The French government and Czech military have evacuated some of their citizens from Japan on special flights and Britain is planning the same, as international worries grew about health risks from Japan's leaking nuclear plants.
The United States has authorized the first evacuations of Americans out of Japan, warning U.S. citizens to defer all non-essential travel to any part of the country as unpredictable weather and wind conditions risked spreading radioactive contamination.
Japanese authorities are trying to cool down damaged nuclear reactors and pools of spent fuel at the Fukushima Dai-chi plant, damaged by last week's devastating earthquake and tsunami.
The radiation threat appears so far limited. Risks from possible radiation exposure remain greatest for the workers scrambling to cool the reactors. Those who have been evacuated from the site are considered safe, as are the 39 million people who live in the greater Tokyo region.
Still, the French Foreign Ministry said in a statement Thursday that it "strongly advises against trips to Japan" and urges French citizens in the Tokyo region to head south or return to France.
Two French government planes are bringing home French people who want to leave Japan. One left Tokyo on Thursday for Seoul, with 241 people aboard.
Air France has also increased the capacity of its twice-daily flights in and out of Tokyo.
France's nuclear manufacturer Areva and utility EDF sent a plane on Thursday with 100 tons of boric acid to help contain radiation leaks, 10,000 protective uniforms, 20,000 pairs of gloves and 3000 protective masks. France is a leading nuclear energy producer and has pledged to help Japanese authorities deal with their nuclear crisis.
Two Czech military planes landed in Prague on Thursday morning after evacuating 106 people from Japan, mostly Czechs but also several nationals of Poland, Slovakia, Bulgaria and Korea. Also onboard were 41 members of the Czech Philharmonic Orchestra that had been touring Japan since March 6, as well as 11 children.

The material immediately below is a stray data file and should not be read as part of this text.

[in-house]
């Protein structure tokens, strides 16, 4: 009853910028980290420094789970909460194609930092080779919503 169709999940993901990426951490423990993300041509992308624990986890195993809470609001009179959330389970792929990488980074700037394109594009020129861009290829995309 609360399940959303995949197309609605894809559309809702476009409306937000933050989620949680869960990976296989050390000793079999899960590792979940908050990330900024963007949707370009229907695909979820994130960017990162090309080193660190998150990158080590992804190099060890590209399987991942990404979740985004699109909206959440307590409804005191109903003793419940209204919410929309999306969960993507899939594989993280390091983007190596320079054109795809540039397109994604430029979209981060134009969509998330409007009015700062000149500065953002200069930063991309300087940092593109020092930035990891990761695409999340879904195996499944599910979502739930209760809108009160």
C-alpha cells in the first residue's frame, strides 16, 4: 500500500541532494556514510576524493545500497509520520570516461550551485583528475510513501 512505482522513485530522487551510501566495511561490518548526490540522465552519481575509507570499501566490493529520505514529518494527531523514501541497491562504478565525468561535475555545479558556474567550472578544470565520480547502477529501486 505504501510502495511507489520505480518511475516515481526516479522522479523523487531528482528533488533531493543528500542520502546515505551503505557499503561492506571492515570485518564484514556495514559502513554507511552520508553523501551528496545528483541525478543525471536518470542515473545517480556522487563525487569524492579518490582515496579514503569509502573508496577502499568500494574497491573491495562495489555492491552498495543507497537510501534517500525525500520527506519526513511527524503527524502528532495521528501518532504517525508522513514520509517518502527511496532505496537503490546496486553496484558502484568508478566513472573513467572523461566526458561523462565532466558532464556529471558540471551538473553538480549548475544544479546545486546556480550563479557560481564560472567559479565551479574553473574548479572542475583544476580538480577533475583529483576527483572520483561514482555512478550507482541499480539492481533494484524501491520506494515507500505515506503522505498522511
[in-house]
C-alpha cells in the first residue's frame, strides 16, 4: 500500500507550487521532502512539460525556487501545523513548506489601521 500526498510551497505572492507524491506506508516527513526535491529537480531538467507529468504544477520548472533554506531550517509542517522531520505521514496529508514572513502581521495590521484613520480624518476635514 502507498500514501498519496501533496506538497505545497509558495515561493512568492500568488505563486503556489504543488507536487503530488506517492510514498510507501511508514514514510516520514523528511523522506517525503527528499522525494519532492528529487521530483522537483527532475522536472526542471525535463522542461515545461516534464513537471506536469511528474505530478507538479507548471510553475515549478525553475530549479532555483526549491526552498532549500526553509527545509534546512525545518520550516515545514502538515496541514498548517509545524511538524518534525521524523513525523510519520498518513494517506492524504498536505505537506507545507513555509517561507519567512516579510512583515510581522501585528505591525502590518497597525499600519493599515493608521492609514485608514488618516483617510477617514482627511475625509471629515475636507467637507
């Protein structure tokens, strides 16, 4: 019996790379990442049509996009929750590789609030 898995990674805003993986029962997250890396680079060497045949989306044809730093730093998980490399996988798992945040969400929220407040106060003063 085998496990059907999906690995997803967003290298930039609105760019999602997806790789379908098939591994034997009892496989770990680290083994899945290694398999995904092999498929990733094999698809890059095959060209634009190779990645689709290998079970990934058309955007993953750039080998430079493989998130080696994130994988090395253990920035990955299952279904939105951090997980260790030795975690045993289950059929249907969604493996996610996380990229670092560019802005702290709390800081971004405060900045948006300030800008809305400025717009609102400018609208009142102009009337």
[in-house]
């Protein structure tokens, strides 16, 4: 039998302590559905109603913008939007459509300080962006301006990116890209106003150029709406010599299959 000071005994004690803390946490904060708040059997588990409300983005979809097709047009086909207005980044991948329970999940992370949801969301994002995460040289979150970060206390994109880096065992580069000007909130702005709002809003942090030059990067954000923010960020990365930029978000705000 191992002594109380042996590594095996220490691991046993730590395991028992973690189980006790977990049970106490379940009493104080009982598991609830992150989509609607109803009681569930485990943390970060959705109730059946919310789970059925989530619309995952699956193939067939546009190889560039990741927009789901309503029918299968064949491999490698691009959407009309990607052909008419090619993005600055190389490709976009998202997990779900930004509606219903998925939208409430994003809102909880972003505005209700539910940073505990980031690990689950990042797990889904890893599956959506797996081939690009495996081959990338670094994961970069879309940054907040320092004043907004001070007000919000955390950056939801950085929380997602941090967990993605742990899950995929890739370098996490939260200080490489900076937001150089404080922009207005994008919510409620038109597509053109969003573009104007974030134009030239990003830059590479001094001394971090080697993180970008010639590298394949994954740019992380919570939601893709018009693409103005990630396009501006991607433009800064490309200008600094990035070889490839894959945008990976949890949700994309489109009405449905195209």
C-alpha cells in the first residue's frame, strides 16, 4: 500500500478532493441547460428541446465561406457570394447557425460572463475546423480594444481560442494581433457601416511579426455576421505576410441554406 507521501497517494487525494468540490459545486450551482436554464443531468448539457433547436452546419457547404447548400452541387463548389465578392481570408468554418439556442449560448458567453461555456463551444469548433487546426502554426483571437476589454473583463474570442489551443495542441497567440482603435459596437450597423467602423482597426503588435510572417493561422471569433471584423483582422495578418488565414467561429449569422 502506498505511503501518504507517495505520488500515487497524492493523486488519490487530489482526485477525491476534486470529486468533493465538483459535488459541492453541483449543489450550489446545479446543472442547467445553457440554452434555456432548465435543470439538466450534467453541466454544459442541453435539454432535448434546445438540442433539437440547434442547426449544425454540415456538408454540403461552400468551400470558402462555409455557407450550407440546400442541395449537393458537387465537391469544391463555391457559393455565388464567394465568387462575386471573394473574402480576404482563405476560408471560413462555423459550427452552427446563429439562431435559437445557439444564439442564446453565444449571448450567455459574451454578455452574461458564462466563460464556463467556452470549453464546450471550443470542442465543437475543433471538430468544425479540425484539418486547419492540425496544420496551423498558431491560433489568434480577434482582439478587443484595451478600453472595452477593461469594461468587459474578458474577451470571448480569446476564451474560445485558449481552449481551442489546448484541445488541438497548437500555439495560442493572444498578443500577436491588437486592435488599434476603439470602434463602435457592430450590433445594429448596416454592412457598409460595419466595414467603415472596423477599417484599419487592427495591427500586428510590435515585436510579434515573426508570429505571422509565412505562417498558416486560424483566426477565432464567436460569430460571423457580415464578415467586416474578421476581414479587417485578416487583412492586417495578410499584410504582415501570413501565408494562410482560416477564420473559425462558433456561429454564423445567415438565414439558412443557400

Germany announced it has temporarily transferred its embassy from Tokyo to Osaka, in line with the foreign ministry's travel advisory issued Wednesday that urges its citizens still in the country to leave the Tokyo area for Osaka or leave Japan altogether.
Britain is advising its nationals in Tokyo and to the north of the city to consider leaving the area, and the Foreign Office has decided to organize charter flights from Tokyo to Hong Kong to supplement commercially available options for those wishing to leave Japan. Spain said it was considering all options.
Some countries were more measured in their reactions.
"If you are in the larger Tokyo area, we urge you to consider to move away, southward or out. This is completely up to you," Denmark's Ambassador Franz-Michael Skjold Mellbin said Thursday in a live webcast transmission from the Danish Embassy in Tokyo.
"The worst thing may actually be to join the panic situation and get outside, get stuck for three days outside Tokyo en route south and be exposed to unnecessary high levels of radiation."
Skjold Mellbin said the Danish Embassy would remain in Tokyo even with several meltdowns.
Italy is considering a special evacuation flight for Italians in special need, such as pregnant women, families with young children, those who might be ill or who just couldn't afford commercial flights. Switzerland is also considering charter flights if needed.
The Swedish government is working on a plan to help its citizens leave Japan, and is currently looking at air travel capacity.
In Washington, senior State Department official Patrick Kennedy said Wednesday that chartered planes will be brought in to help private American citizens wishing to leave.
Associated Press writers Cassandra Vinograd in London, Jan M. Olsen from Copenhagen, Karel Janicek in Prague, Louise Nordstrom in Stockholm, Frances D'Emilio in Rome and John Heilprin in Geneva contributed to this report.